This study was able to highlight the importance of dispersing uniform carbon nanotubes in order to limit the non-uniform temperature distribution which may affect the desired damping efficiency.

Thermally Activated Energy Dissipation in Semi-Crystalline Polymer Nanocomposites - Advance in Engineering
Figure: By augmenting the entropic effects in the polymer via Joule heating, we managed to significantly improve the damping performance of the material with minimal loss in other desired properties such as storage modulus.
Thermally Activated Energy Dissipation in Semi-Crystalline Polymer Nanocomposites (Advances in Engineering)
Figure. The experimental setup and the schematics to demonstrate the physics behind the employed damping augmentation approach. The electric current passing through the CNTs will heat them up (Joule heating), and the heat is transferred to the matrix, enhancing polymer chain mobility and viscous damping.

About the author

Dr. Mohammad Naraghi received his PhD degree in 2009 from the University Illinois at Urbana Champaign, Department of Aerospace engineering. His PhD research was in the field of nanomechanics and application of MEMS sensors and actuators to investigate the mechanical behavior of soft nanofibers. His PhD thesis received the “Roger A. Strehlow Memorial Award”, for outstanding research accomplishments. Next, Dr. Naraghi moved to Chicago, and worked as a post-doctorate research fellow at Northwestern University. Since 2012, Dr. Naraghi has been an assistant professor, in Texas A & M University, department of Aerospace engineering. He is also affiliated with the department of Materials Science and Engineering, and TAMU Energy Institute.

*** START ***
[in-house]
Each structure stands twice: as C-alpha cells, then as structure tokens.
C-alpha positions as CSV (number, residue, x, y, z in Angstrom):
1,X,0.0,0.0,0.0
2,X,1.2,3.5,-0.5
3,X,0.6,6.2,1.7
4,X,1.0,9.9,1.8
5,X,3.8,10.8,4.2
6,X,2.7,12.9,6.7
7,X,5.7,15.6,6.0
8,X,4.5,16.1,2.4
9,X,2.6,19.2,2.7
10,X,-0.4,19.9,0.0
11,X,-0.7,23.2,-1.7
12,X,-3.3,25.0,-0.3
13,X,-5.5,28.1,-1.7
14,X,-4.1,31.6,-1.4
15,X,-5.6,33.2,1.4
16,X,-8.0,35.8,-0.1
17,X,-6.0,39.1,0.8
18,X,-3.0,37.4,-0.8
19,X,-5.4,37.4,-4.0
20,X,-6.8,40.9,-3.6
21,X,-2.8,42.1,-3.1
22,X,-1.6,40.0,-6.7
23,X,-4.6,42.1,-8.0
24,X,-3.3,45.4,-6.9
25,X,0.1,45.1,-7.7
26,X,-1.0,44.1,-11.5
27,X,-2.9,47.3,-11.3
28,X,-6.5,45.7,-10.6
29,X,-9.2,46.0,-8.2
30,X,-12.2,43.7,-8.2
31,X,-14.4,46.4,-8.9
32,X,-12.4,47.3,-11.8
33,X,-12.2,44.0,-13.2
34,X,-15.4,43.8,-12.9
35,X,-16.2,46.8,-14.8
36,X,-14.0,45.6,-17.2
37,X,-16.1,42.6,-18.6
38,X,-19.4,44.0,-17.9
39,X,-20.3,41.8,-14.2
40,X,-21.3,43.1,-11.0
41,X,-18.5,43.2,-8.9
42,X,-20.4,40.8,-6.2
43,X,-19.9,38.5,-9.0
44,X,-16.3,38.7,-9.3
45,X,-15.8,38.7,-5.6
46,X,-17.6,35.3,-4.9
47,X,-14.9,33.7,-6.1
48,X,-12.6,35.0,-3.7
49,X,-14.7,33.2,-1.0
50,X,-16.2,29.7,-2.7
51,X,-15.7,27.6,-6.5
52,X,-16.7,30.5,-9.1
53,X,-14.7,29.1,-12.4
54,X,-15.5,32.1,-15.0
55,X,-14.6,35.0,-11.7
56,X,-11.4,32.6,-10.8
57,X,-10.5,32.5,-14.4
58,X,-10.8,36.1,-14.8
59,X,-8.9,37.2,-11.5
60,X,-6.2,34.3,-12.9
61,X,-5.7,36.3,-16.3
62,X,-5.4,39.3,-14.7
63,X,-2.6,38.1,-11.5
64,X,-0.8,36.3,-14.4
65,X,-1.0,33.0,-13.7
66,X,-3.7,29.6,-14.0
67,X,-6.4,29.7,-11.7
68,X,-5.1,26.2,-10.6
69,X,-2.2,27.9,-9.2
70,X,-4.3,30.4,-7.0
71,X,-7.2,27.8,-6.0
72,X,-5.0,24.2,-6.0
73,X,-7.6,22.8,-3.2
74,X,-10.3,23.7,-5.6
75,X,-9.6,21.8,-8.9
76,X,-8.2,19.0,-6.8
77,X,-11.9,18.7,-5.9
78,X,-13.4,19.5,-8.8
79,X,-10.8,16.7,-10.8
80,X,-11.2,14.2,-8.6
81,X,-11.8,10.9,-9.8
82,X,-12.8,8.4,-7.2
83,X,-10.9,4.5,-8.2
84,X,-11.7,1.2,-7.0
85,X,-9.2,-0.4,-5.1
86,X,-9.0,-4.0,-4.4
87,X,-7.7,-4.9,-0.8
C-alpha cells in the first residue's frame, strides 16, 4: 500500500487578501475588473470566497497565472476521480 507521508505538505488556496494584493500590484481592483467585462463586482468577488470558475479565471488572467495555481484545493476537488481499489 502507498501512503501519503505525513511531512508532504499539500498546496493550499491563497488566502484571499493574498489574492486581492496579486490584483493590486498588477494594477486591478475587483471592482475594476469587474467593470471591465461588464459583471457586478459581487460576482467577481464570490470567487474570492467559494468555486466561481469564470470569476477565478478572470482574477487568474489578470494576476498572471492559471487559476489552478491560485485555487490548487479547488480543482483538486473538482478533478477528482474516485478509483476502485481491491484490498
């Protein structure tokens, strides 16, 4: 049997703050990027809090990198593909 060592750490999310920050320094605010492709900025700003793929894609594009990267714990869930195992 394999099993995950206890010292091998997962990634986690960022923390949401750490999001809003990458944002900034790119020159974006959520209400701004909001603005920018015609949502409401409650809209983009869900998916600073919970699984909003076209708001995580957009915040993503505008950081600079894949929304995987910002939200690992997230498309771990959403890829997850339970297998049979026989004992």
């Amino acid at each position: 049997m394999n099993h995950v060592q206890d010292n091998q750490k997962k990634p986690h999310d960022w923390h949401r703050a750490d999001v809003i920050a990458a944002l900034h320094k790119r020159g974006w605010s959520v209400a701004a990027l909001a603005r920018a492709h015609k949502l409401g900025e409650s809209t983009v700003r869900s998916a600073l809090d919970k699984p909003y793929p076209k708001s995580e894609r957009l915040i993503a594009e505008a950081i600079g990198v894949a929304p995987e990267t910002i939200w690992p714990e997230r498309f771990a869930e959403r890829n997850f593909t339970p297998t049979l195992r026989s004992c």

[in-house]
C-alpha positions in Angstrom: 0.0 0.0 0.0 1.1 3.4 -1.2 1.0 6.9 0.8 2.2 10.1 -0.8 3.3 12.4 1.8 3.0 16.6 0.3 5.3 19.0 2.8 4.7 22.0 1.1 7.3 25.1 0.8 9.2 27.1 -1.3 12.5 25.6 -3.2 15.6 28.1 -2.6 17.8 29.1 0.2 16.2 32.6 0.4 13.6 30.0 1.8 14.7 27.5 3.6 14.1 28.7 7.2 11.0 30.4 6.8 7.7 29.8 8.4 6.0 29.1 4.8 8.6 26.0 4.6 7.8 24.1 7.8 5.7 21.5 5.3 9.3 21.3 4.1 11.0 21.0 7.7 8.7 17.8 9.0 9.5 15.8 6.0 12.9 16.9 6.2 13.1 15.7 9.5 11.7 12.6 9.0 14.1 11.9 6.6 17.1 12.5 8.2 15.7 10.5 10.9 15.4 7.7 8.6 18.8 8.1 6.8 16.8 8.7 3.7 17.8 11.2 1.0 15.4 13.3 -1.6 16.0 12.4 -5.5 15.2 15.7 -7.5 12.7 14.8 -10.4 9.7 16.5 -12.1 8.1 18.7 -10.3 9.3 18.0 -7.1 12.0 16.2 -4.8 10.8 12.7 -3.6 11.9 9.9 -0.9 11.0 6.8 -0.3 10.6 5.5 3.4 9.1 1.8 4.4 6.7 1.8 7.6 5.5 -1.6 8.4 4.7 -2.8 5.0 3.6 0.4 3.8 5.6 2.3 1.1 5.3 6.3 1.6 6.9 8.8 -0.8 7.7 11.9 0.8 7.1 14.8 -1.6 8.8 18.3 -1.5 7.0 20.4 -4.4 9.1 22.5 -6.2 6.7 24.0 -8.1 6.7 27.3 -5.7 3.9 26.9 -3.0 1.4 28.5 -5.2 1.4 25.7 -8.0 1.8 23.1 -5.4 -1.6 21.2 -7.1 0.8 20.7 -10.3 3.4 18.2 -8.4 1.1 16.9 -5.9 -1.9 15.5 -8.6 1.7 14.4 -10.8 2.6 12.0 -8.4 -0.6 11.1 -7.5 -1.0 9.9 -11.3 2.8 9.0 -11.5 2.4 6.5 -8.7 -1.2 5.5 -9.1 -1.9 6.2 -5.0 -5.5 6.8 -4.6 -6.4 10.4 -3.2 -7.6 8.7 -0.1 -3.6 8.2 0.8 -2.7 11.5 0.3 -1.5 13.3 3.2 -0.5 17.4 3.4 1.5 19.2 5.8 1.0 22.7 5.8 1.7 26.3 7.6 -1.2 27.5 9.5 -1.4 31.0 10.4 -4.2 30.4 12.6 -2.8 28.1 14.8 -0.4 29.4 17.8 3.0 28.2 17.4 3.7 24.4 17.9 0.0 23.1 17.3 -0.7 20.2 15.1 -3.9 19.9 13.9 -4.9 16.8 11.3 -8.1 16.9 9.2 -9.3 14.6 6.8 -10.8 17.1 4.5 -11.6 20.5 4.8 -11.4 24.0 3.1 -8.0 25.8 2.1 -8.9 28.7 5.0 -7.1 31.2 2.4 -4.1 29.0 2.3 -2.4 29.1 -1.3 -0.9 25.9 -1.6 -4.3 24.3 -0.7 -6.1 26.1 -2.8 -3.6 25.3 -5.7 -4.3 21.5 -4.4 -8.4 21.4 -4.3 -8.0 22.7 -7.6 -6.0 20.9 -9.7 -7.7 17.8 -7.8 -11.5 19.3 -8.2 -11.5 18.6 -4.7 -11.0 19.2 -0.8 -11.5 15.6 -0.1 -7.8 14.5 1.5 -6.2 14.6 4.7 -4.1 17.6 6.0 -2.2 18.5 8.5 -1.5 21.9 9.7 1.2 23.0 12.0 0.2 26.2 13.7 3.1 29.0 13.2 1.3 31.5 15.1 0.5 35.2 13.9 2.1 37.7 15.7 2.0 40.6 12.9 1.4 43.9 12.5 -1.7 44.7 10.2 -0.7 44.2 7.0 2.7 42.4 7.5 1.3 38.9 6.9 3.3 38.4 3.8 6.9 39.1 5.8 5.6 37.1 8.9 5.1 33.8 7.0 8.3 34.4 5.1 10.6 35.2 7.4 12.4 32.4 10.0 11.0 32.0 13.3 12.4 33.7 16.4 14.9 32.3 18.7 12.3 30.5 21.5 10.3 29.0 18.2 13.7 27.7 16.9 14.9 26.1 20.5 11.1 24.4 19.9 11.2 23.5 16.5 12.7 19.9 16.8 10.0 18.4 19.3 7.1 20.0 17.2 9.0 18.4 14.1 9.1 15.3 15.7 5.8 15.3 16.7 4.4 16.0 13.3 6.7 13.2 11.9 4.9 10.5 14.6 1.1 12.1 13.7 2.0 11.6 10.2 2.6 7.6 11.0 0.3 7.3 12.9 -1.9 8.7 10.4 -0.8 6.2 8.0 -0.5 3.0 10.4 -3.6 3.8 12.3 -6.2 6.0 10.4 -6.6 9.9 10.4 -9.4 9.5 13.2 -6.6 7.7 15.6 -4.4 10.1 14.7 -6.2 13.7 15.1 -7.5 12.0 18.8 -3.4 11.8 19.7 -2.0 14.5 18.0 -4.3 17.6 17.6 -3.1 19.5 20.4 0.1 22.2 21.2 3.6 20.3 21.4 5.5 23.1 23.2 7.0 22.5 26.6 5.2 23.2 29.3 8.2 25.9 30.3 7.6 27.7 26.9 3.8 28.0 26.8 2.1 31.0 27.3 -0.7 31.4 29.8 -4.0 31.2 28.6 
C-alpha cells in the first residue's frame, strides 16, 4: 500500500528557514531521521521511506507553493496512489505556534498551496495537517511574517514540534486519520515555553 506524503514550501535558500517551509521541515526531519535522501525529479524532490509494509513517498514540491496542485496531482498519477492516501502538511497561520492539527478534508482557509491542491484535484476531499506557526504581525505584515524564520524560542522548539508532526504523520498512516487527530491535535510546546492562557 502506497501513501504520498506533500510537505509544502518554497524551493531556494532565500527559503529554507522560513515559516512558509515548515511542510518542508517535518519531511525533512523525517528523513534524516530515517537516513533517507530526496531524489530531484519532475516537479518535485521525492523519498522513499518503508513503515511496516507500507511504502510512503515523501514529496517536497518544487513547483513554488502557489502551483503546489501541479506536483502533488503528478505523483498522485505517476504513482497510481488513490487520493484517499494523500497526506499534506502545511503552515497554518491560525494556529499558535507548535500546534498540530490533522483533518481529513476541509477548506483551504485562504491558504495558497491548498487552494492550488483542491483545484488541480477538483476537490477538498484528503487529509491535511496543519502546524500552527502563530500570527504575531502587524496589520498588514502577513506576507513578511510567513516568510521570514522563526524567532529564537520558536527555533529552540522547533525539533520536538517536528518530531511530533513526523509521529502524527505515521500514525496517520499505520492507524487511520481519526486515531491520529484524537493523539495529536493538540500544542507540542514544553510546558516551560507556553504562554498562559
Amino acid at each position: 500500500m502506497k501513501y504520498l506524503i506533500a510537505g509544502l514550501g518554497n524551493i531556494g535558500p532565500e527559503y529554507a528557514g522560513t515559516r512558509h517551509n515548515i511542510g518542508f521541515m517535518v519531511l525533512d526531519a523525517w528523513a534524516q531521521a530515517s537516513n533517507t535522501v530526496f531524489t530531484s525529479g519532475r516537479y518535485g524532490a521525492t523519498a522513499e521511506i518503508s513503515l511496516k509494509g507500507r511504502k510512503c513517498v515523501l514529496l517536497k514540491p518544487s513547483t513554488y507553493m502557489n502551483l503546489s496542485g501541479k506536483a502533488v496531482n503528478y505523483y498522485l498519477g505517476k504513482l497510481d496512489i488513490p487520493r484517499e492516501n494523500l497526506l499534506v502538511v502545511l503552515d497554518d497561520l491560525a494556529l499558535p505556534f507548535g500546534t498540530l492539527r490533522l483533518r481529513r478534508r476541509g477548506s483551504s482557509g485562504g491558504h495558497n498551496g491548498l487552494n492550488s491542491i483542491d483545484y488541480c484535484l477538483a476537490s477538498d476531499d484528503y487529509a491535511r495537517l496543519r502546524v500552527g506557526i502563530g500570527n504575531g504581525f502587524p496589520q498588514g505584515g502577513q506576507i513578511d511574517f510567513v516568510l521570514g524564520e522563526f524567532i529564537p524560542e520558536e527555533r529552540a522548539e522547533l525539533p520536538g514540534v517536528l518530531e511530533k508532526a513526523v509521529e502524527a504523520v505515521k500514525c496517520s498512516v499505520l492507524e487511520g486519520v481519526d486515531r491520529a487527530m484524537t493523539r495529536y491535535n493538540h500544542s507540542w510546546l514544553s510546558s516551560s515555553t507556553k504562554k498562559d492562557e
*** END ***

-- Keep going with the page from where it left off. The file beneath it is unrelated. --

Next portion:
He is the director of the Multifunctional Nanomaterials lab. Dr. Naraghi’s main research focus is high performance light-weight nanocomposites, novel hybrid composites, carbonization of polymers, graphitic-templating and porous nano and low-micron fibers with application to material encapsulation, and damping in architecture nanocomposites.

Naraghi is the recipient of several academic and scientific awards including the Sandia National lab award in “Characterization, Reliability and Nanoscale Phenomena” in MEMS in two successive years, 2007 and 2008, the best paper award in the Continuum Mechanics conference, Cambridge, 2009 and AFOSR young investigator award, 2015. His research is funded by several agencies, including Air Force Office of Scientific Research, Office of Naval Research, National Science Foundation, Army Research Lab and Qatar National Research Funds.

Journal Reference

F. Gardea1, B. Glaz2, J. Riddick2, D.C. Lagoudas1, M. Naraghi1, Thermally Activated Energy Dissipation in Semi-Crystalline Polymer Nanocomposites, Composites Science and Technology 134 (2016) 275-286.

[expand title=”Show Affiliations”]
  1. Department of Aerospace Engineering, Texas A&M University, 3409 TAMU, College Station, TX 77843-3409, USA
  2. Vehicle Technology Directorate, US Army Research Laboratory, Aberdeen Proving Ground, MD 21005-5066, USA